Sandinista Second Homes

About a year and a half ago, I embarked on a half-embarrassing travel to a luxury eco-resort in Nicaragua—embarrassing because I regularly lambaste those who venture to wild lands only to hide in some manicured, walled-off part of them. I do that, admittedly, because I am in part jealous of those who can afford such luxury. I mean, sure, it’s great riding the $1 bus from the hub city of Rivas to Grenada, especially when my boyfriend’s passport gets pickpocketed—who doesn’t love adventure—but turns out it’s pretty nice getting chauffeured in an SUV, ferried to Morgan’s Rock, along its own glorious—and private—stripe of sea. Not sure if the SUV was run on bio-diesel, but the roads couldn’t handle a Prius anyway.

What I found, when I finally entered the gates, was a lovingly designed resort, with bungalows carved of local guapinol wood, a bed on a swing on the deck, solar showers (that didn’t really work, but it’s hot, and who needs a warm shower in the tropics?). It was quite possibly the loveliest room I’ve ever stayed in.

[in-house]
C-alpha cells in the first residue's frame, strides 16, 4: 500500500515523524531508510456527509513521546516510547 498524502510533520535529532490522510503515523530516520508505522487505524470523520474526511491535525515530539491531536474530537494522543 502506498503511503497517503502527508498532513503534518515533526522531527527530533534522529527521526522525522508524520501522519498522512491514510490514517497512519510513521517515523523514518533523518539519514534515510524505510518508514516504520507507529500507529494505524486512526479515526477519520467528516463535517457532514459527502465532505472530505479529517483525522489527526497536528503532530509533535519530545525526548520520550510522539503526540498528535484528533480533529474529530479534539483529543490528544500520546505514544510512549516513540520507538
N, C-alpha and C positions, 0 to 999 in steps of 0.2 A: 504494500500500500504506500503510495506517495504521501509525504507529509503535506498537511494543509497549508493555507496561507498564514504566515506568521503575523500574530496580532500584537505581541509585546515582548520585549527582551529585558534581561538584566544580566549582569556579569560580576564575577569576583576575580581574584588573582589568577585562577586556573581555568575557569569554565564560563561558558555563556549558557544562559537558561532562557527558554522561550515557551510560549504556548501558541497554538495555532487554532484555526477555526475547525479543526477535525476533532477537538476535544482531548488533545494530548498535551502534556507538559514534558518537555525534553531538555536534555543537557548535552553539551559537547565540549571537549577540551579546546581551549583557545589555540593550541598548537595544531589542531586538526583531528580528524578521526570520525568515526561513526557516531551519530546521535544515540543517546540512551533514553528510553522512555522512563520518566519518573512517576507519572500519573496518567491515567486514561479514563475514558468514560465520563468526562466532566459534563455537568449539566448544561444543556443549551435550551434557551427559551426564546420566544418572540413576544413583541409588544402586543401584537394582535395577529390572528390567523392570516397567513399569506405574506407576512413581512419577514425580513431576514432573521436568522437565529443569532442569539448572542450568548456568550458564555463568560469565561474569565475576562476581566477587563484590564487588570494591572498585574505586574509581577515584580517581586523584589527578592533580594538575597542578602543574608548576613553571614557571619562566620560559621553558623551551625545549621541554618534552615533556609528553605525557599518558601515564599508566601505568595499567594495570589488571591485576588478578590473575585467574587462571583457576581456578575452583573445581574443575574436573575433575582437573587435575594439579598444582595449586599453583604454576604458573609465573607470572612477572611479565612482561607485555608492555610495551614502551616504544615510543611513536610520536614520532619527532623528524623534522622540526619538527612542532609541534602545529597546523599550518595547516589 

Now, Morgan’s Rock’s architect Matthew Falkiner has created a second home community for those visitors to Morgan’s Rock who wished they’d never had to leave. Balcones de Majagual includes 265-acres with 180 meters of private beach, common gardens, miles of walking and hiking trails, a 30-room boutique hotel, spa, meeting facility and 100 home sites from 1/3 of an acre to a finca—small farm—of up to 16 acres. Custom lots range from $72,000 to $400,000.

Yes, yes, sounds like every other second home community springing up/colonizing unpopulated lands, but I imagine these Eco-Houses are as lovingly rendered as the Morgan’s Rock bungalow, and were I a member of the leisure class, or just the upper class, I’d snatch one up—they range from $240,000 to $475,000.

They’re powered by solar and wind energy, with locally mined and harvested materials used for copper faucets, bamboo ceilings and stone countertops. Screened wind scoops preclude the need for AC, there’s handmade wooden built-in furniture and, just so you don’t feel too isolated, wireless Internet. They’re planning an organic garden and convenience store because it’s rough road out there—you’ll need a 4x4 to get to the local equivalent of Circle K.